By Vernon A Williams
The United States is the most overworked developed country in the world. The latest statistics from the Center for American Progress have examined the claim and there is no doubt about it. There is no place where you can compare yourself to workers in the US. A few points to digest:
- At least 134 countries have legal limits on the number of hours citizens can work per week. The US is not one of them. Here, 85.8 percent of men and 66.5 percent of women work well over 40 hours a week.
- There is no federal law requiring employers to provide sick leave, and the US is the only developed country in the world that does not have statutory annual leave, according to the report.
- Workplaces in most countries allow around 20 days of vacation per year. In France, Great Britain and Finland, employees get 30 days (a whole month). In the US, workers have an average of just 13 days of vacation per year.
Here’s the worst part. Even when Americans get paid time off, they don’t use it all. And if they do take vacation days, you probably won’t be shocked to learn that many of them refuse to leave their jobs completely behind. More than half of American workers say they actually felt GUILTY for using their deserved vacation time.
Enough. We need a break. Too many of us try to squeeze 25 hours into a day and are desperate to add an eighth day to the week. But what makes us think that we should advance uninterruptedly when our divine Creator cherished the wisdom of at least one day of rest from the beginning?
In the last year and a half of pandemic trauma, we should have learned that we are not in control. No matter how educated you are, how talented you consider yourself, how charismatic you may be, how famous or influential you are, no matter how good looking you are or your net worth, there is someone taller than you or me.
It matters less that you are obsessed with having all the answers, always hitting all the exact points in life with perfect timing, always winning in every situation, either in the vanity of your eyes or in the perception of those who do too far fight hard to impress.
Do not get me wrong. The pursuit of excellence is not only dignified, but an expression of gratitude for all the gifts and promises God has for you.
This message is not about trying less. It’s about perspectives. Perhaps this period of adjustment should better help us to organize our perspectives, to occasionally not only measure “what” we are doing, but to ask “why”.
If you are not humiliated by the enforced isolation of an entire planet, then your ego is off the list. What we do must be more than just us. Not only after we’ve gone, but while we’re here, we’ll be judged on what we’ve done, as Jesus said, “for my little ones.”
So don’t stop striving to be the best or pursue those dreams, just expand them. Include other people’s opportunities in the game plan. Lift when you stand up.
This doesn’t require losing focus or getting distracted by people, places, or things that contradict your dream. Determination does not necessarily have to go hand in hand with arrogance. Walk with the quiet confidence that comes with knowing that with God you are nothing, but with Him all things are possible.
Humility does not mean thinking less of yourself. It simply means thinking less about yourself.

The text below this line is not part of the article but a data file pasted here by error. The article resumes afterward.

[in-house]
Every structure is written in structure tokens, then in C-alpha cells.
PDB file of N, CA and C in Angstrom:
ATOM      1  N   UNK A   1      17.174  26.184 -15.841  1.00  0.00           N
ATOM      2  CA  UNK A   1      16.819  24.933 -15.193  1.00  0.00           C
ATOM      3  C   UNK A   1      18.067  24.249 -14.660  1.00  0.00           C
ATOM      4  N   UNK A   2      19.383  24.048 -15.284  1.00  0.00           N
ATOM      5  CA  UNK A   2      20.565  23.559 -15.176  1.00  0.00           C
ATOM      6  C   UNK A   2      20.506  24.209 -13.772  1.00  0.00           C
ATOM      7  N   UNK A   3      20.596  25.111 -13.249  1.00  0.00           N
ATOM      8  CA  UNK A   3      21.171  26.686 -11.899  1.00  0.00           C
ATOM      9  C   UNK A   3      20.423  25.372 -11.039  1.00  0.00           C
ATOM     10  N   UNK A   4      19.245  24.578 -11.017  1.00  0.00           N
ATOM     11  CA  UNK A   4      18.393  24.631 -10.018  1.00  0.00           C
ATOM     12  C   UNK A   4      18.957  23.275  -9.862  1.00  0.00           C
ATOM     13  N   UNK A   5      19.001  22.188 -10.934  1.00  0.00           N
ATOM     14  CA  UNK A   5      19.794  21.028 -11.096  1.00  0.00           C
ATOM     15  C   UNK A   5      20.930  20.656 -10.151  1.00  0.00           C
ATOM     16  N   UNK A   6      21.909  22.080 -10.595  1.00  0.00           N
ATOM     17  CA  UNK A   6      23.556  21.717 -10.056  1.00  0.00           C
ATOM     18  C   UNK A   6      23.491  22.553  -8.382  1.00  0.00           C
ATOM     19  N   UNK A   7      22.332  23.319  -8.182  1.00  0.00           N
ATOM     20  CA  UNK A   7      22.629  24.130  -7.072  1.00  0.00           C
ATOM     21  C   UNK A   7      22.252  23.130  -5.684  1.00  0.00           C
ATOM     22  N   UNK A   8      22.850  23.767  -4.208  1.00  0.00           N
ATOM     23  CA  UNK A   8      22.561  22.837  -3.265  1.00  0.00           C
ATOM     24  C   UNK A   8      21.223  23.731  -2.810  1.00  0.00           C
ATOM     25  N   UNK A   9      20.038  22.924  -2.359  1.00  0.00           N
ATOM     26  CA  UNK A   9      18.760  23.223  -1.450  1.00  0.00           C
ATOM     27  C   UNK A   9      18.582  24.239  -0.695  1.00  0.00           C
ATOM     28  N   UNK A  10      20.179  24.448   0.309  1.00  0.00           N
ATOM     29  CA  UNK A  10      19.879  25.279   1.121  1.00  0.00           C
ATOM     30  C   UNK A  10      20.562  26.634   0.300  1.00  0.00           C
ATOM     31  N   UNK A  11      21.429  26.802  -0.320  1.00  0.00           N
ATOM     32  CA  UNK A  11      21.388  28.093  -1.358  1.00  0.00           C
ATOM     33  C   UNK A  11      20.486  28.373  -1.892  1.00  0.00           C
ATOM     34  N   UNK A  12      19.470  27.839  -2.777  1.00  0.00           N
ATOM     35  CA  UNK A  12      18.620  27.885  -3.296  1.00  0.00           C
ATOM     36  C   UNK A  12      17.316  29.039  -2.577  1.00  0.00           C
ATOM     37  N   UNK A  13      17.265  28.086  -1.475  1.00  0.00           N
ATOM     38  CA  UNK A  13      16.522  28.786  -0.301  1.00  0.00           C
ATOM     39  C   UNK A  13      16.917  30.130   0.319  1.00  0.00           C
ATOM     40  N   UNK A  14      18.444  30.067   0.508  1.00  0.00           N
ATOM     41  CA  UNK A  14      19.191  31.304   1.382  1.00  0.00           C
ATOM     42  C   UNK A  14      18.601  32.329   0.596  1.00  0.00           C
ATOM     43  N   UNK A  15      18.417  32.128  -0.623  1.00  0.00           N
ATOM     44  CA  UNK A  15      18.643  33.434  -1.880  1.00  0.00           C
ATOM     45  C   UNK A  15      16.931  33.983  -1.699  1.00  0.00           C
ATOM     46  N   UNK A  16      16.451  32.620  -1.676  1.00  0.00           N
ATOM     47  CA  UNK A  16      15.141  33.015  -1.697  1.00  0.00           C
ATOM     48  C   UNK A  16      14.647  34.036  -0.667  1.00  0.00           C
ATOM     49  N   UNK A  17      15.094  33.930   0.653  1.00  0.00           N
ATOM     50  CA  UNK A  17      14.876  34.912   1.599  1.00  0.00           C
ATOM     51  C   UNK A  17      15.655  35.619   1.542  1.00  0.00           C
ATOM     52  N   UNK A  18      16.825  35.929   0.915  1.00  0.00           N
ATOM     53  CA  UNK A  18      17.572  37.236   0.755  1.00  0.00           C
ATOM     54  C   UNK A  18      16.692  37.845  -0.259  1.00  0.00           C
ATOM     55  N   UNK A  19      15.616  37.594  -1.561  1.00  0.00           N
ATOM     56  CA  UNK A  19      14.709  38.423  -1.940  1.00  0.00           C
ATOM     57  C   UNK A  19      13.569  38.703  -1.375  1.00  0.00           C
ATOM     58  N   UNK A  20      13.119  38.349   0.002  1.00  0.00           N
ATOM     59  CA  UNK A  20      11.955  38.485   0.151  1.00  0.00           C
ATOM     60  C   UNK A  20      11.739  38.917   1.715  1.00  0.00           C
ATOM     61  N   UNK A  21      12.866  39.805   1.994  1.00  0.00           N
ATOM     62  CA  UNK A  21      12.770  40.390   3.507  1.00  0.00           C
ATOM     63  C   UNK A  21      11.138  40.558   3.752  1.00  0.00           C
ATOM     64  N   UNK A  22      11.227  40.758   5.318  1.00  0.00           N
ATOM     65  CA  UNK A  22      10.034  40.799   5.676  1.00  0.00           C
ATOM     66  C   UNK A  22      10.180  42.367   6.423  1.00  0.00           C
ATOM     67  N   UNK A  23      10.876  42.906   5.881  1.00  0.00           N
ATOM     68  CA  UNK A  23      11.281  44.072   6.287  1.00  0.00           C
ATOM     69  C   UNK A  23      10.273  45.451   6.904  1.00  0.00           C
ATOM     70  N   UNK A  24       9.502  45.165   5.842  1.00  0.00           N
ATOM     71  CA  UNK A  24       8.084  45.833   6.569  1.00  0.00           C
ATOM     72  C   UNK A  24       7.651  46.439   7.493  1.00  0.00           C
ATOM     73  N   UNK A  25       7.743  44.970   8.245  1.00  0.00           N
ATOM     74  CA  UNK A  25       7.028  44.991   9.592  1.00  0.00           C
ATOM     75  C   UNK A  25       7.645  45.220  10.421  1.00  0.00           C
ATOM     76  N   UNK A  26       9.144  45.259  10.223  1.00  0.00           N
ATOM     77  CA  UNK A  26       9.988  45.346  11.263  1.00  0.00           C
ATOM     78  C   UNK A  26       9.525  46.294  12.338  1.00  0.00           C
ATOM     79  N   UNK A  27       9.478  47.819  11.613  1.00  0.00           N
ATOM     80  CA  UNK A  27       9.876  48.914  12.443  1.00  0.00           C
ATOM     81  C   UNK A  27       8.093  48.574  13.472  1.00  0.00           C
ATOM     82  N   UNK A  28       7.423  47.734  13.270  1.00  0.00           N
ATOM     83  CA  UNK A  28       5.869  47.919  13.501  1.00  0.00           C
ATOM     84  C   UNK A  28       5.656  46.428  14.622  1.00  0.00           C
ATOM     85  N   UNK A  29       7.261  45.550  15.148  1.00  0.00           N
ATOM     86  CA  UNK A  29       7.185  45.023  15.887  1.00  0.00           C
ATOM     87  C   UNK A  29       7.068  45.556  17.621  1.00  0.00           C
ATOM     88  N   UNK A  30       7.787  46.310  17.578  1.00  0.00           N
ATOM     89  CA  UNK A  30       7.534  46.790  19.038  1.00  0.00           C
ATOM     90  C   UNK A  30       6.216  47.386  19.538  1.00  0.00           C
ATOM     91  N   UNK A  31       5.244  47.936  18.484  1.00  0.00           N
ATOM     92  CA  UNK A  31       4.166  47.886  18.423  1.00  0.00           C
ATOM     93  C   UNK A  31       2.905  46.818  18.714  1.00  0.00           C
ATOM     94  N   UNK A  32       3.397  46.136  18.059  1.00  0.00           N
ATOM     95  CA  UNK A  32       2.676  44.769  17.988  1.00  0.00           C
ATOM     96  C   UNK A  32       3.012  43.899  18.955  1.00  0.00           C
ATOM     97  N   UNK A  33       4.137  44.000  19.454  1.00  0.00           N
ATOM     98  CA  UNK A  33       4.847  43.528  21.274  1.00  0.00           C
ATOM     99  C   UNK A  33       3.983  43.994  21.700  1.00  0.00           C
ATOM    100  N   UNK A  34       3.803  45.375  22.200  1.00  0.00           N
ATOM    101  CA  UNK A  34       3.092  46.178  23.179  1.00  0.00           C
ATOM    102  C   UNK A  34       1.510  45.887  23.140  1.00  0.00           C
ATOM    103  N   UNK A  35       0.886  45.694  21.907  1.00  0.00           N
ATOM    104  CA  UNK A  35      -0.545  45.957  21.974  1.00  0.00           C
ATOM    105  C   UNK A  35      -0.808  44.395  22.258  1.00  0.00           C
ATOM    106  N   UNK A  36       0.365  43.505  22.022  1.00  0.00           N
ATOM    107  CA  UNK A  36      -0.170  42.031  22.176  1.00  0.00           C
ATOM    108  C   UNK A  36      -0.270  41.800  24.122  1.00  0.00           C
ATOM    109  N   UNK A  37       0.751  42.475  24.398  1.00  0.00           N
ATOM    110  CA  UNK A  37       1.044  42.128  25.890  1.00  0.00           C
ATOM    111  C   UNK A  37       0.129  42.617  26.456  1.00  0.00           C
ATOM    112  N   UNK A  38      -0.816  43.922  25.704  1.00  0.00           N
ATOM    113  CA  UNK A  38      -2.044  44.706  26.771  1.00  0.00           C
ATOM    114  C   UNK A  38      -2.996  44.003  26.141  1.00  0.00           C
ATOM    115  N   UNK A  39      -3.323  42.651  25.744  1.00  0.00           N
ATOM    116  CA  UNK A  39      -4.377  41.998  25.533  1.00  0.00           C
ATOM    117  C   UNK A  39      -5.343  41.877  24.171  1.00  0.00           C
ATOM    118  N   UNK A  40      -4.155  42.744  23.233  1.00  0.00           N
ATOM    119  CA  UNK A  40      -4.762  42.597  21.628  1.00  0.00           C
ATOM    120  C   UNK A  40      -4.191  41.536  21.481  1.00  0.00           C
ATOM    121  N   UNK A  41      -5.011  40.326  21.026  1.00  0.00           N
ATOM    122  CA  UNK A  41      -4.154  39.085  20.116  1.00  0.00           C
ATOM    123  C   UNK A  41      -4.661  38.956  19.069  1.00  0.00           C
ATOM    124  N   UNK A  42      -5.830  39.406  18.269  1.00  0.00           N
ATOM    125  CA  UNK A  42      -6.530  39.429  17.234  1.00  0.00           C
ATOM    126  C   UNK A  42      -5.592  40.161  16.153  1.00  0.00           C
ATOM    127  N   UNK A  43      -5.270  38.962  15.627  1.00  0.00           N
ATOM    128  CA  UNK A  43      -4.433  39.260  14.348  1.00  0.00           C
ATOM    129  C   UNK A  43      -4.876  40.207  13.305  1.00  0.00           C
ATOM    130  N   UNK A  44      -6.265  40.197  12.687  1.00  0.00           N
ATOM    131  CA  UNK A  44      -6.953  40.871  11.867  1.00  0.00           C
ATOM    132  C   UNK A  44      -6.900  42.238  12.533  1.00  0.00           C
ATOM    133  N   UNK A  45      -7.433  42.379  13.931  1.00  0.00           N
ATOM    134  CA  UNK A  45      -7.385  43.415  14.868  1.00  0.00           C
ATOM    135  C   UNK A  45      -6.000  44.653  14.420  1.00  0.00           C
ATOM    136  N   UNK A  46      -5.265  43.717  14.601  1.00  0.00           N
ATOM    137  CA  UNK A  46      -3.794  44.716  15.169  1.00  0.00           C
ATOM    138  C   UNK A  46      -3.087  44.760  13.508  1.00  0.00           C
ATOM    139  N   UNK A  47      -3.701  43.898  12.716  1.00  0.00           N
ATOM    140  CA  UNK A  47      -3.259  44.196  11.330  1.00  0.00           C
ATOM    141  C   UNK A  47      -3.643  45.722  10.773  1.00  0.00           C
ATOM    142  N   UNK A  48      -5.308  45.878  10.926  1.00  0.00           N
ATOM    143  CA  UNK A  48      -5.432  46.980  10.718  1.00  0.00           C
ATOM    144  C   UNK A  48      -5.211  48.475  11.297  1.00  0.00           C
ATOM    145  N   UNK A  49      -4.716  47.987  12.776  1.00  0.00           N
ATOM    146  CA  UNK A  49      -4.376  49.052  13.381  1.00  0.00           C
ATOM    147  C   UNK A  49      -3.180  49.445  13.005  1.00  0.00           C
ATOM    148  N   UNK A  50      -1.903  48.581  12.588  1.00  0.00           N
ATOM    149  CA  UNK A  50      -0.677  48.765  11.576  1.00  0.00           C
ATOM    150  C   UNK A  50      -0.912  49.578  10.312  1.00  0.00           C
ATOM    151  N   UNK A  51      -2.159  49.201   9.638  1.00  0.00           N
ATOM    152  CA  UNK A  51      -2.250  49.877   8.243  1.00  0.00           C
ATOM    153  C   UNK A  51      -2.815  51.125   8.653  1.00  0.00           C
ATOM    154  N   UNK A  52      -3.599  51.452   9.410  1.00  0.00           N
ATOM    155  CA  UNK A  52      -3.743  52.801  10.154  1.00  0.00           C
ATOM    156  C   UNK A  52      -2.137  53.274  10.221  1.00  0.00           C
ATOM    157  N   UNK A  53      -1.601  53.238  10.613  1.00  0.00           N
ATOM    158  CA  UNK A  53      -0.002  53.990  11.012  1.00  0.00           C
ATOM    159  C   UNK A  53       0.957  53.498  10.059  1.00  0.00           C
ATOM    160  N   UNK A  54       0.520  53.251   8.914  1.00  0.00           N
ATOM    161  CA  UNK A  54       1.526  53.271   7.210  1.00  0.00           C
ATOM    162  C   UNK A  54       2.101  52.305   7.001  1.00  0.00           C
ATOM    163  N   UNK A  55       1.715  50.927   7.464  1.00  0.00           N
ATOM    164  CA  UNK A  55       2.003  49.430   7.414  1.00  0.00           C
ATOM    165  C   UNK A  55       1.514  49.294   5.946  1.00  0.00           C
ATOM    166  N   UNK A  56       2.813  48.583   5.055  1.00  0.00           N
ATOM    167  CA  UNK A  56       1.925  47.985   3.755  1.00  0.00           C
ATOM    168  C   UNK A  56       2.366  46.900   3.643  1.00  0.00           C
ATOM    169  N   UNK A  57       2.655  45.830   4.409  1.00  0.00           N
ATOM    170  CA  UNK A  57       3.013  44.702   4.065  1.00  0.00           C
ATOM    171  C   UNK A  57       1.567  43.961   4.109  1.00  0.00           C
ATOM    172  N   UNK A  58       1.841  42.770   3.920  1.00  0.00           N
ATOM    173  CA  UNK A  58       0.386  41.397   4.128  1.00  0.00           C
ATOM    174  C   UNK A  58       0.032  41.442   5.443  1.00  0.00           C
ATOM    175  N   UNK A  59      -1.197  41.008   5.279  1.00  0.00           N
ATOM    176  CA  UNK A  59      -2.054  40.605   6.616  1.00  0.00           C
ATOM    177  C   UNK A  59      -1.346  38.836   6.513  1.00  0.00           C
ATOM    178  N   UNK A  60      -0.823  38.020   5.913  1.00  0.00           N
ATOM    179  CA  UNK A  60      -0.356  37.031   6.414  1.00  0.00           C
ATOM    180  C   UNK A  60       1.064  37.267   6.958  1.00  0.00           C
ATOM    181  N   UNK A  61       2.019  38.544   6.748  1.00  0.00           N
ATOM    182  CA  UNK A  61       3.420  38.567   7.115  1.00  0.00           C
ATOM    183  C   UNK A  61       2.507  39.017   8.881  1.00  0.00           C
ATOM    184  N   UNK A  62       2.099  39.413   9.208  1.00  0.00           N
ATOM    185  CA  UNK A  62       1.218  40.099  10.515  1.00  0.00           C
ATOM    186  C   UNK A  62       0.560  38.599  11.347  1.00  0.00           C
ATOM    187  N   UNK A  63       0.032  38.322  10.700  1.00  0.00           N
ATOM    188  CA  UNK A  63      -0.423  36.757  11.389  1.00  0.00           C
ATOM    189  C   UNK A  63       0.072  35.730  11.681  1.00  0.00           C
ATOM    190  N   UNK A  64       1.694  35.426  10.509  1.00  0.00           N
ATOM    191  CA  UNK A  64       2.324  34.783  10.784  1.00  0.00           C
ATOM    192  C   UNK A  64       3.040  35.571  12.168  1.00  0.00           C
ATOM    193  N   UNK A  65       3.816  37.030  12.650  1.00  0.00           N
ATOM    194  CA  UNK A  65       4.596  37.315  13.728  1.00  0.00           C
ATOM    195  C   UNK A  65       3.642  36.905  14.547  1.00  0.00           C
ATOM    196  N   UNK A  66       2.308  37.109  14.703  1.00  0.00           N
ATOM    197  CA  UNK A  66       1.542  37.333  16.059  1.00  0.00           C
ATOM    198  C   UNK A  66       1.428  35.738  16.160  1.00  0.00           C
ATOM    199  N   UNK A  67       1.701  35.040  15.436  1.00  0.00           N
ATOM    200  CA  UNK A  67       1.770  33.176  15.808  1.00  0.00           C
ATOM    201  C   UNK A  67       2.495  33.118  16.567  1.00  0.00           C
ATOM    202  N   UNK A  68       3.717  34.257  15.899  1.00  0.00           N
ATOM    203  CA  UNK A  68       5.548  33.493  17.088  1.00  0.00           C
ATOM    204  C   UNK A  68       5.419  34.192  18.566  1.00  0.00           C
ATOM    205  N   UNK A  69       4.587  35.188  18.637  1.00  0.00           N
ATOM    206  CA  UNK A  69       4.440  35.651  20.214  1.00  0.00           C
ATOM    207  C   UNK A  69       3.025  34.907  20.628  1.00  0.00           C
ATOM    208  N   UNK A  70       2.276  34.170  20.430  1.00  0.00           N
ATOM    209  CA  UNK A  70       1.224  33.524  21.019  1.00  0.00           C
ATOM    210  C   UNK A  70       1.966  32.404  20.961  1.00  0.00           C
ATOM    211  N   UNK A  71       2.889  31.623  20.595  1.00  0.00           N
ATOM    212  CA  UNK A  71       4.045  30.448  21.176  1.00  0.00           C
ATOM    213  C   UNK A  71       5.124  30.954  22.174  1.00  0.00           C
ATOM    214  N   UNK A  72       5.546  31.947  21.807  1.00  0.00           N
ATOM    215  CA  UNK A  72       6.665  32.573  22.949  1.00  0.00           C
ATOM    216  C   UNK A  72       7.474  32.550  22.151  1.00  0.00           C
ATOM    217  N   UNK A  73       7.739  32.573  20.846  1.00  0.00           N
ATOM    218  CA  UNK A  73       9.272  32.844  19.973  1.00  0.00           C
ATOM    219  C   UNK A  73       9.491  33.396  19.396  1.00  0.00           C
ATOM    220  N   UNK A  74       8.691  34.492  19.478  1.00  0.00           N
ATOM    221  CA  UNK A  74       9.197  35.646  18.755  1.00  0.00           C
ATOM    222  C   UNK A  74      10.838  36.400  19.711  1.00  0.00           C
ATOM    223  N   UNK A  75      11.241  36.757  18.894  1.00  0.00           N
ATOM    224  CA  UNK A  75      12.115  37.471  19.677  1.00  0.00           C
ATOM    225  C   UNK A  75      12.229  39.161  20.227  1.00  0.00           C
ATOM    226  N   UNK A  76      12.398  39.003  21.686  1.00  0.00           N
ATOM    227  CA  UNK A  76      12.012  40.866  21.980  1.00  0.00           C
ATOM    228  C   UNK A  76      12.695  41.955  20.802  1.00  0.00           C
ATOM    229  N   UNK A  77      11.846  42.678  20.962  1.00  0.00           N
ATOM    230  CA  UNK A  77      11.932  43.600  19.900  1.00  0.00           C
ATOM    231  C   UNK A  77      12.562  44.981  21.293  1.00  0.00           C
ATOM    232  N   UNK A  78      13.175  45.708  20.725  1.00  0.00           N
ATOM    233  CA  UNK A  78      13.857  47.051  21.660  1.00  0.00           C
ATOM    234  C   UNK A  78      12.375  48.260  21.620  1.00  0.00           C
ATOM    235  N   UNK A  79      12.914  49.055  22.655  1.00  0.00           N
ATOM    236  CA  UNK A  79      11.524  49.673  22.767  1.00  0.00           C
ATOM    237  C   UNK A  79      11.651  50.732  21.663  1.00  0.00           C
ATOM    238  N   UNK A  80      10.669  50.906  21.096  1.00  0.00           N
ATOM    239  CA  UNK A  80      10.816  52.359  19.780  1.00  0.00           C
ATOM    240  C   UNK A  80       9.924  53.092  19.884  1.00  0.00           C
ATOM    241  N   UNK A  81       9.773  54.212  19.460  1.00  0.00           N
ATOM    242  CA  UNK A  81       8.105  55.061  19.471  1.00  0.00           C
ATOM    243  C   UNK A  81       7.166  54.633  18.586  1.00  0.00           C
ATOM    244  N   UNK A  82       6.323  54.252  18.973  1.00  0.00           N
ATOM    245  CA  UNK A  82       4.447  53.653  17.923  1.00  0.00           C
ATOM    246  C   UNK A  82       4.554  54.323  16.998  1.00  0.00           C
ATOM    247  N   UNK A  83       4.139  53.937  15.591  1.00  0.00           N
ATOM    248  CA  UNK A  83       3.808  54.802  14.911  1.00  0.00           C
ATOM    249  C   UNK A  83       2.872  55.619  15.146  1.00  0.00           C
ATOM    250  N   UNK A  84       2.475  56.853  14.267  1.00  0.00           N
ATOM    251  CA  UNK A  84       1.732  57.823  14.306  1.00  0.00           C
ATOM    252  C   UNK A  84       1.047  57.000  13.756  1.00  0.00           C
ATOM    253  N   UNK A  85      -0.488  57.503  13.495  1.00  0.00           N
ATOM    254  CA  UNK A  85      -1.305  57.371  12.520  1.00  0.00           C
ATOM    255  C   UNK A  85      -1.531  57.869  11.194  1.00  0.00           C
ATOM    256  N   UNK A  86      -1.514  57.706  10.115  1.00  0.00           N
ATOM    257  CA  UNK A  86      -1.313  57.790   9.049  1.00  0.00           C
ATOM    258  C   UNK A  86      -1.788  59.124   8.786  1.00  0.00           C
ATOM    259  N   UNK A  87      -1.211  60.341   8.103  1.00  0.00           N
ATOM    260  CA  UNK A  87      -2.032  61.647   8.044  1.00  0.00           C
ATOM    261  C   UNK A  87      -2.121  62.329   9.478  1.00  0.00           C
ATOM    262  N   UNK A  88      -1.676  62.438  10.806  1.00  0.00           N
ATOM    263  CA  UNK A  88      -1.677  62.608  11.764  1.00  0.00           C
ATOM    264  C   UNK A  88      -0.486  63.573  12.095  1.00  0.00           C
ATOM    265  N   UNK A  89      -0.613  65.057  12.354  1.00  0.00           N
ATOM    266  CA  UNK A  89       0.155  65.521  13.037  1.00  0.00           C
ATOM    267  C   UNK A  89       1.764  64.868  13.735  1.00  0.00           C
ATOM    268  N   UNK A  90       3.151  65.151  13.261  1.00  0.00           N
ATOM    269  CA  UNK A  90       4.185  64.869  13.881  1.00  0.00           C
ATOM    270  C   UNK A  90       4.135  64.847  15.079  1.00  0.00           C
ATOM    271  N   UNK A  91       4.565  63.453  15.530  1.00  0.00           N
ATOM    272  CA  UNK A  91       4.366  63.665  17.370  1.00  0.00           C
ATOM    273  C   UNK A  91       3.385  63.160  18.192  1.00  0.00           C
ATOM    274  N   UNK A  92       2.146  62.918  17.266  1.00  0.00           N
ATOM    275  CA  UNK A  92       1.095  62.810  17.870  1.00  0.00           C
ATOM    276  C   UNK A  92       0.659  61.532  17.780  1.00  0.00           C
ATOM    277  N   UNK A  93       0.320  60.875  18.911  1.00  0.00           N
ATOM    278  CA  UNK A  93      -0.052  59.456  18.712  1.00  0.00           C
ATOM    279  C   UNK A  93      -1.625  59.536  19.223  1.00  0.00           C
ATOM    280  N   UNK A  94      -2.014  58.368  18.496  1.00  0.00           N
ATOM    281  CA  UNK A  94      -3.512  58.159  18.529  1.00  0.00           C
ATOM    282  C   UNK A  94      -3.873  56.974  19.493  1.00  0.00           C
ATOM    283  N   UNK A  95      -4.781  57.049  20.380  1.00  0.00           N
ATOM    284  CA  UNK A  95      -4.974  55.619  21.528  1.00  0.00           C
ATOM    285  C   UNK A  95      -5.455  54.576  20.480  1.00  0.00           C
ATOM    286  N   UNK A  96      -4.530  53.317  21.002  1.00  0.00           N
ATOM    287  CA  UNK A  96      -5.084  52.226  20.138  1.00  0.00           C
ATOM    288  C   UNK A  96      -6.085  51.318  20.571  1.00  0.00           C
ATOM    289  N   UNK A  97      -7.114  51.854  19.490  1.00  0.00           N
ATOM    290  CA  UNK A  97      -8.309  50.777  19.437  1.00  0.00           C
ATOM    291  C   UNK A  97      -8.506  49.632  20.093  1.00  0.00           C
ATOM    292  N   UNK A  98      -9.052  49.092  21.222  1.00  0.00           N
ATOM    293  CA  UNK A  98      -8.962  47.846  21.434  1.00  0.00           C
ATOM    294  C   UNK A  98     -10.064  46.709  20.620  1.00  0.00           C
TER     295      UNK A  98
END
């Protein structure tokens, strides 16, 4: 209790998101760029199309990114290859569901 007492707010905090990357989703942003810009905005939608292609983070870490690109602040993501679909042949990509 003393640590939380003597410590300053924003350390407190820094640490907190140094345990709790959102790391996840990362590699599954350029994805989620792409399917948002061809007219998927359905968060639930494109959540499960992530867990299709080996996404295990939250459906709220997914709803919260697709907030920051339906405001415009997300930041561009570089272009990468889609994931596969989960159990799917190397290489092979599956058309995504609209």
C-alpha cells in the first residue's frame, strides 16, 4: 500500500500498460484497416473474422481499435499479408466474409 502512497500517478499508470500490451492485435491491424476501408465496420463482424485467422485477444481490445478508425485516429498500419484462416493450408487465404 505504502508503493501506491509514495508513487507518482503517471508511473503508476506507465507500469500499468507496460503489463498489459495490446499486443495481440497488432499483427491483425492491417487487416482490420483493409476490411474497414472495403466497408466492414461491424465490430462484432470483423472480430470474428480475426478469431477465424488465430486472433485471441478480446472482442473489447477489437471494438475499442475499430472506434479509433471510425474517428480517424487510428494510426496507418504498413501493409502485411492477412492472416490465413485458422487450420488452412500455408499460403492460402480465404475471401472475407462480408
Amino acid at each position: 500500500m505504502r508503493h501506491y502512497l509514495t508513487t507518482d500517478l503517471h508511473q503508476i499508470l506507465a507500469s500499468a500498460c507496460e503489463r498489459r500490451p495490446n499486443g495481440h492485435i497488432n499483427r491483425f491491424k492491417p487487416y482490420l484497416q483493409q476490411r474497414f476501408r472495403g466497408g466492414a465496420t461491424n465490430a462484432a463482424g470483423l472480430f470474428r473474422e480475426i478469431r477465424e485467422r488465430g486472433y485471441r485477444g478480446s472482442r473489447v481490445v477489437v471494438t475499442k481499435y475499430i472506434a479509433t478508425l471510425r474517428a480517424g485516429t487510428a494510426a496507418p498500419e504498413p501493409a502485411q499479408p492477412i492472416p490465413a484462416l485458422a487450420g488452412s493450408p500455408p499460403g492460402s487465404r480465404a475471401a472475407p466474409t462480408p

Some people, and you know who they are, will be shocked and disappointed to find, after spending their lives tackling mountainous challenge after mountainous challenge, that only by believing in that mustard seed, that mountain, did they have the power just master moving and it would be done. The hardest path is not always the most rewarding. We can make it harder than it has to be.
Again, a key aspect of this new attitude is getting away from work and going outside, the very activity we weren’t allowed to do at this time last year. Now that you have that freedom again, you’re going out more than you did last year.
In Northwest Indiana, enjoy the crashing waves lapping the sands of Marquette Beach or the natural majesty of Indiana Dunes National Park.
In Chicago, explore Navy Pier, the Sox or Cubs ballparks, and the vast shoreline of Lake Michigan.
In Indianapolis, stroll along the downtown canal and White River State Park, try boating or fishing at Eagle Creek Park.
The bottom line is that the oxygen can flow again outdoors.
For all the volatility of the weather, one undeniable attribution is
bute of Midwest living is the range of options within a few hours drive. Many people are not yet eager to fly more than necessary or to board any cruise ship at this point.
Therefore, in this part of the country, “STAYCATIONS” that allow for exciting travel without having to venture far from home are a great option. Get in the family car, rental car or SUV and set the GPS to destinations in Detroit, Milwaukee, Chicago, Cincinnati, Indianapolis, Louisville, St. Louis or anywhere in between.
And forget the guilt. Billionaire J. Paul Getty once said, “The graveyard is full of irreplaceable people.” Trust and believe the workplace can go a few days without you.
CIRCLE CITY CONNECTION by Vernon A. Williams is a series of essays on a myriad of subjects including social issues, human interests, entertainment and profiles of people driving change in an ever-evolving society. Williams is a 40-year-old veteran journalist based in Indianapolis, IN – commonly referred to as The Circle City. Send comments or questions to: [email protected]